Farm Progress is part of the Informa Markets Division of Informa PLC

This site is operated by a business or businesses owned by Informa PLC and all copyright resides with them. Informa PLC's registered office is 5 Howick Place, London SW1P 1WG. Registered in England and Wales. Number 8860726.

Serving: United States

Where Have All The Ladybugs Gone? | Declining Native Ladybug Populations Could Affect your Crop Pest Control

TAGS: Corn


When you’re scouting your fields this summer, keep an eye out for ladybugs. If you spot some, pull out your cell phone and snap a quick photo. You’ll help entomologists understand what is happening to native ladybugs, and why several formerly abundant species have suddenly become rare.

The Lost Ladybug Project is charting ladybug populations across the U.S., with the help of 4-H clubs, students, gardeners and more than 3,000 others. Since the informal survey began three years ago, 10,000 ladybug digital images have been sent in from all over the country, says Cornell University Extension Entomologist John Losey, program founder. Farmers and crop scouts are in an ideal position to report on which ladybug species are thriving in cropland habitat, Losey says.

Why should you give a hoot about ladybugs?

For starters, they have voracious appetites for insect pests. One ladybug may eat 5,000 aphids. They also feed on spider mites and the eggs of corn borers, corn earworms, fall armyworms and many other damaging pests. That reduces the need for insecticides to protect crops.

“Lady beetles are so important for controlling pests,” Losey says. “We want to get a handle on what population shifts are taking place, and what that will mean for agriculture.”

Before about 1985, 98% of ladybugs in this country were natives, Losey says. Today, it’s fewer than 70%.

Three native species have all but vanished in the last 25 years, says Louis Hesler, an entomologist at the USDA Agricultural Research Laboratory in Brookings, SD. The nine-spotted ladybug, the two-spotted ladybug and the transverse ladybug were once common in farm fields across the U.S., but are rarely seen these days. Meanwhile, populations of foreign species, such as Asian ladybugs and seven-spotted ladybugs, have exploded. “We are concerned.” Hesler says. “What has changed? We don’t have answers.”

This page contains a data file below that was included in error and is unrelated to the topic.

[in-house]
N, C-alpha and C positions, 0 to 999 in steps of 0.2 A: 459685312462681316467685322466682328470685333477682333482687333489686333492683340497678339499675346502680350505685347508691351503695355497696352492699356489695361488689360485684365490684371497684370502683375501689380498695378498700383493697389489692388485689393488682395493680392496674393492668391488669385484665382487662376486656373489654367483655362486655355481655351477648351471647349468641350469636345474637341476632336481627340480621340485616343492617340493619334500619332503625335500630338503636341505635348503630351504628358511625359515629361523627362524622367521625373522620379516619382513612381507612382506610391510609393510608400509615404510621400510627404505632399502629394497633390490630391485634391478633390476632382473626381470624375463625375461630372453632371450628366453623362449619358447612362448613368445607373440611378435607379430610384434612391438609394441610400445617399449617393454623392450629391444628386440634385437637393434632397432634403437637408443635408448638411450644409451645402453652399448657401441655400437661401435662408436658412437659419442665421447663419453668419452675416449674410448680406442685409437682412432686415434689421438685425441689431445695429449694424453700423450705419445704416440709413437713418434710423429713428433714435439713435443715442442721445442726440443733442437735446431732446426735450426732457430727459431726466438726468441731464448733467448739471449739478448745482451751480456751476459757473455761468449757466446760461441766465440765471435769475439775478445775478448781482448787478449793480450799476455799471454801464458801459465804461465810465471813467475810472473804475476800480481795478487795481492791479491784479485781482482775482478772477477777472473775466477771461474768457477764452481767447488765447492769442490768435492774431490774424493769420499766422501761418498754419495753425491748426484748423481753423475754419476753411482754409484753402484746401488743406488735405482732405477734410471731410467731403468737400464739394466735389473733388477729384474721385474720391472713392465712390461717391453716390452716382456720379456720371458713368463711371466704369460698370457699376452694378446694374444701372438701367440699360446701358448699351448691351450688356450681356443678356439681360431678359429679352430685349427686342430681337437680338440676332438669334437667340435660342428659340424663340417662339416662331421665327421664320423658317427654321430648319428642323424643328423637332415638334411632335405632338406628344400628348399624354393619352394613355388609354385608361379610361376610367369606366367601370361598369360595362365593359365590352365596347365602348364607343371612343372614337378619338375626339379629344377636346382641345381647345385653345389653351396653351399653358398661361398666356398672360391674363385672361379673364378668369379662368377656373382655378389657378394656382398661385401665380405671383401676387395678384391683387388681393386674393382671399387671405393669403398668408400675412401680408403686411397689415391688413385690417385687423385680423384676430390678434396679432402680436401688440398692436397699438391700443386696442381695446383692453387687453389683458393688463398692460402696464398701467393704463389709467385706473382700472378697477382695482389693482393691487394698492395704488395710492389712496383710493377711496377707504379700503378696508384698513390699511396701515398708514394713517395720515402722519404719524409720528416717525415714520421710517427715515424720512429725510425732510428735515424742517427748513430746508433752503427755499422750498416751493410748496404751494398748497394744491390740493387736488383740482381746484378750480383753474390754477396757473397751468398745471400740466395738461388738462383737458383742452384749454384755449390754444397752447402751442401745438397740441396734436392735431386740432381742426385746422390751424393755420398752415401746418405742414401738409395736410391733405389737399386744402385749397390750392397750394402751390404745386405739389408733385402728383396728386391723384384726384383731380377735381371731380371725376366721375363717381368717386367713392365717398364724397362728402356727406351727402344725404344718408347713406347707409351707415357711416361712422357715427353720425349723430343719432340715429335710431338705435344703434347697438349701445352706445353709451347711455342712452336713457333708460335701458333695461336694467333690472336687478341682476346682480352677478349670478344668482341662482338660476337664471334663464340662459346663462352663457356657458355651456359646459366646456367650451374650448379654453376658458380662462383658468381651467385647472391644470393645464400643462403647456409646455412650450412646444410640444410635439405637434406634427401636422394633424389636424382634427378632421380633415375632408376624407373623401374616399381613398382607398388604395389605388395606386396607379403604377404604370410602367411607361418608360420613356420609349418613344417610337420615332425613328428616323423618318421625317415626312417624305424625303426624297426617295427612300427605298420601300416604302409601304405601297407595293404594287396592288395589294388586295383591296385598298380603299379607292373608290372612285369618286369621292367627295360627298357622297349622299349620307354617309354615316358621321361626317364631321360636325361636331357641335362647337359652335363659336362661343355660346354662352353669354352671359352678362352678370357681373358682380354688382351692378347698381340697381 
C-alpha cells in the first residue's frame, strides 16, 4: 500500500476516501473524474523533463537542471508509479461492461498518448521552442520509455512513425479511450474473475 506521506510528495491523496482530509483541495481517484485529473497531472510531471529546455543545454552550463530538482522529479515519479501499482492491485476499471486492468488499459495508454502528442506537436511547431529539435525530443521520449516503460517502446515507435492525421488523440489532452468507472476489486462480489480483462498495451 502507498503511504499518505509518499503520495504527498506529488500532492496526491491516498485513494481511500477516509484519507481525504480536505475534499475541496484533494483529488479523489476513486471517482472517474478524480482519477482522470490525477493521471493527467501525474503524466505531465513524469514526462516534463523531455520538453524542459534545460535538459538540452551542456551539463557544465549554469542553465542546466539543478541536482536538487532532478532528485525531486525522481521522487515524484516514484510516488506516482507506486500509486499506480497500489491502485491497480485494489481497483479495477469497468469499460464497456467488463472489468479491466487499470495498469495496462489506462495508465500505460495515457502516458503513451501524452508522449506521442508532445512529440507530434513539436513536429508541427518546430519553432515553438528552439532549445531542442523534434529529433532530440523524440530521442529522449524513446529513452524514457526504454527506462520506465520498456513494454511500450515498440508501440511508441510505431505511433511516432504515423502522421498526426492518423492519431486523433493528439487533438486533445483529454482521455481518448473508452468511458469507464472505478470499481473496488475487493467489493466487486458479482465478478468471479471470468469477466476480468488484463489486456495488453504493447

Still, don’t foreign ladybugs devour crop pests the same as natives?

Certainly, Hesler says. Seven-spotted ladybugs, for instance, were introduced intentionally to feed on pea aphids. Likewise, multicolored Asian ladybugs were brought to this country to help control pecan aphids in the Southeastern U.S. Both types have become major predators of soybean aphids.

In fact, “The total number of ladybugs may not have declined,” Losey says. However, “We’ve gone to a less diverse mix of species dominated by foreign ladybugs.” That weakens biological pest control. “In general, you get the best pest suppression with a diverse group of species that includes natives.”

What happened to the ladybugs?

So what happened to the lost ladybugs?

“We don’t know yet,” Losey says. Perhaps they were crowded out of their traditional habitat by more competitive invaders, although native numbers had started to shrink before the foreigners took over. “Did the natives decline and then the foreigners moved into the void? Or did the foreigners move in and push the natives out?”

The natives may have shifted their habitat from farm fields to woods or grasslands, Hesler says. Or, they might be moving west into drier regions. He has found nine-spotted, two-spotted and transverse ladybugs in western South Dakota and western Nebraska. They’ve been spotted in Colorado, Oregon and Washington, too.

Once entomologists have a clearer understanding of ladybug population patterns, they may try re-establishing colonies of natives in Midwest farm fields, Hesler says. Meanwhile, all you shutterbugs can help Losey and Hesler track ladybugs.

“We ask for photos, because you can identify ladybugs from their spots alone,” Losey says. The scientists are interested in a digital picture of any ladybug you find, even if it’s not a native. That will help them gauge the relative abundance of species. And if you can send photos from the same fields over time, the information becomes more valuable yet.

Thanks to a growing team of citizen scientists, Losey says, “We have a better handle on what species are out there, in what habitats, and where the natives are hanging on.”

For instructions on how to participate in the Lost Ladybug Project, plus general ladybug information go to


Ladybug lore

• Ladybugs aren’t true bugs, but members of the beetle order Coleoptera. We call them ladybugs anyway. Other common names are lady beetles, ladybirds or ladybird beetles.

• Ladybugs prey on aphids and other soft-sided insects, including scale insects, mealybugs, spider mites and eggs of the European corn borer.

• There are nearly 500 ladybug species native to North America.

• Three once-common native ladybug species have disappeared from U.S. farm fields in the last 20 years: nine-spotted, two-spotted and transverse ladybugs.

• Adult ladybugs live about a year.

• Ladybugs’ bright colors and spots serve as a warning to predators that the beetles taste badly.

• According to legend, ladybugs got their name during the Middle Ages, when swarms of aphids destroyed crops. Farmers prayed to the Virgin Mary for help, which came in the form of colorful ladybugs that devoured the aphids. The farmers named the insects “Our Lady’s beetles.”

Source: Lost Ladybug Project,

Hide comments


  • Allowed HTML tags: <em> <strong> <blockquote> <br> <p>

Plain text

  • No HTML tags allowed.
  • Web page addresses and e-mail addresses turn into links automatically.
  • Lines and paragraphs break automatically.